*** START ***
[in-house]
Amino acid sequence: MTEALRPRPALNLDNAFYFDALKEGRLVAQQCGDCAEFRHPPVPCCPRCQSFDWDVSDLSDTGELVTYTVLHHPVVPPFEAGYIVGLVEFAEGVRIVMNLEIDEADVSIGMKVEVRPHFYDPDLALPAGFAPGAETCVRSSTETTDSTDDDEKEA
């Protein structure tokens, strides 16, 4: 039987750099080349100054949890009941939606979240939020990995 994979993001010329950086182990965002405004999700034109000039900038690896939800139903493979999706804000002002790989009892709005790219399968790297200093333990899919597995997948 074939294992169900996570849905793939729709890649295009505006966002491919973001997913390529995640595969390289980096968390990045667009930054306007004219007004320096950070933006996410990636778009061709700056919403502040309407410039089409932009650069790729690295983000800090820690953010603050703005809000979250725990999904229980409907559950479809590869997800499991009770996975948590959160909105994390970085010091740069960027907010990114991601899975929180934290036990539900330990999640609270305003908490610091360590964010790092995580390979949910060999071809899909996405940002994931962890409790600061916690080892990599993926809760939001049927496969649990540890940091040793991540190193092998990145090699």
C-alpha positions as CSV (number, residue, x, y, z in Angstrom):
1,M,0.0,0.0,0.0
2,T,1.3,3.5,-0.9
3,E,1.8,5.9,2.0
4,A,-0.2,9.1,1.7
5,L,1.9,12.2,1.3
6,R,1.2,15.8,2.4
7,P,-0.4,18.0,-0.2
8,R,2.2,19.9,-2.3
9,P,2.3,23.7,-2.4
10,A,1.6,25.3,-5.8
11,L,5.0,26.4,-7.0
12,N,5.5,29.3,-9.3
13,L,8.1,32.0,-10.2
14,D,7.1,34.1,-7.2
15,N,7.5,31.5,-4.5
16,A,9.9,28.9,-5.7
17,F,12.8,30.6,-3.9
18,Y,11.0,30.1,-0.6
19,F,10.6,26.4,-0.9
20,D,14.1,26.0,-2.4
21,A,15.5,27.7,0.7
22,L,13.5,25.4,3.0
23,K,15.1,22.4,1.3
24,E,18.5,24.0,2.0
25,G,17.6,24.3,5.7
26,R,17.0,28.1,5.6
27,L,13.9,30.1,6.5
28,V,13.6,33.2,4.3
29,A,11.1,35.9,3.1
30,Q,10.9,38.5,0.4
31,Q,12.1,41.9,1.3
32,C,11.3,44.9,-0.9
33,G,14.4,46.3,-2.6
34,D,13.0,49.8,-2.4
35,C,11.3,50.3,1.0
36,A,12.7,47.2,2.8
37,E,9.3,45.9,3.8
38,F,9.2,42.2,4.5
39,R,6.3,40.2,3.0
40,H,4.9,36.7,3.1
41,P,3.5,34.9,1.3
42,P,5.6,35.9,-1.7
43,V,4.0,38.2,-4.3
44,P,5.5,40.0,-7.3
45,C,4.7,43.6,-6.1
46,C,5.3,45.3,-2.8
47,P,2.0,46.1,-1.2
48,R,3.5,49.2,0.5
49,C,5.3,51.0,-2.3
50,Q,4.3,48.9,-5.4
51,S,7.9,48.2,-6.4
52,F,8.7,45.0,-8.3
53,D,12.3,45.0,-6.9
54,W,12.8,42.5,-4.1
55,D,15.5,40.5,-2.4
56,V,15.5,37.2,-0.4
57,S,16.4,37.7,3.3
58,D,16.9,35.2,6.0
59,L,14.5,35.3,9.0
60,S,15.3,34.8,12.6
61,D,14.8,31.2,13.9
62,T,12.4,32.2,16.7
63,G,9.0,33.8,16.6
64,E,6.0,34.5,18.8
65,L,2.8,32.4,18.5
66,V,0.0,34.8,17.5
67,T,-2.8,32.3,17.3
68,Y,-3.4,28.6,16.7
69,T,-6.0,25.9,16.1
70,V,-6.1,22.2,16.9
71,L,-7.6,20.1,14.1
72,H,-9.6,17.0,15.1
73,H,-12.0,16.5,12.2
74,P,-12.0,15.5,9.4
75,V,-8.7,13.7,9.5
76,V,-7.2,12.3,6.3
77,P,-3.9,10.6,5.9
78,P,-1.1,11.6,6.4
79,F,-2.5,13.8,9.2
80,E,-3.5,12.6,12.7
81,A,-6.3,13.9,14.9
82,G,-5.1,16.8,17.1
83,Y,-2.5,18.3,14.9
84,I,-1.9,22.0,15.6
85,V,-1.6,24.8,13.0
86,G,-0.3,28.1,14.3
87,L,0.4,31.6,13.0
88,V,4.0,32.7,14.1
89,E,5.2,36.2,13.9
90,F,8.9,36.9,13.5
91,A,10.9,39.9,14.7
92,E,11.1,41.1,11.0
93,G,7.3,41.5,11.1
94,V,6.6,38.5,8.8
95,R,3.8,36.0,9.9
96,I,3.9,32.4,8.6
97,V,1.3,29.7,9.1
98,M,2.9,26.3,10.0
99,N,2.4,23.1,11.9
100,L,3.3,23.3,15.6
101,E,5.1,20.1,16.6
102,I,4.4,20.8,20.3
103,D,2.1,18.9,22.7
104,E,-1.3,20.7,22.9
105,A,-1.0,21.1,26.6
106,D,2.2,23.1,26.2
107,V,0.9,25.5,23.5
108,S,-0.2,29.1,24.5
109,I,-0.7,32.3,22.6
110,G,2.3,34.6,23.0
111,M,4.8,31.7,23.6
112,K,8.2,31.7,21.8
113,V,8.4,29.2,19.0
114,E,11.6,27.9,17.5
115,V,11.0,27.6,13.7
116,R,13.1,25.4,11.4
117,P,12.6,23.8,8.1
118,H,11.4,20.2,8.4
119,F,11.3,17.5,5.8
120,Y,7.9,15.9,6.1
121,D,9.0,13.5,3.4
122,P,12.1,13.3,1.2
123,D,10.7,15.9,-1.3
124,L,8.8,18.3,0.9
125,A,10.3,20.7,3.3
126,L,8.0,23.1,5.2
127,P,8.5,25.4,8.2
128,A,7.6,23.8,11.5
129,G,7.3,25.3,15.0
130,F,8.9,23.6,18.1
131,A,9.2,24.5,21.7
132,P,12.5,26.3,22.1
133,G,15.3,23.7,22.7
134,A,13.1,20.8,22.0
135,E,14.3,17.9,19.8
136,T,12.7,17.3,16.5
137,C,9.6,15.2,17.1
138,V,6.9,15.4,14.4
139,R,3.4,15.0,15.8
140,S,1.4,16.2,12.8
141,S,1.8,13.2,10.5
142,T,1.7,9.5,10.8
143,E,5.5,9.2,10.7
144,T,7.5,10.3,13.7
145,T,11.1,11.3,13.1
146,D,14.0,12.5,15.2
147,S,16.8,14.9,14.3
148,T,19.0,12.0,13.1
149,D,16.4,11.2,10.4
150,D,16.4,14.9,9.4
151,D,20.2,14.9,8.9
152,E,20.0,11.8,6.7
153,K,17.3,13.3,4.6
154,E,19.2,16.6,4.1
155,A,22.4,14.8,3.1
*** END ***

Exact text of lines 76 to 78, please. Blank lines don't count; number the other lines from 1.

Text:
72,H,-9.6,17.0,15.1
73,H,-12.0,16.5,12.2
74,P,-12.0,15.5,9.4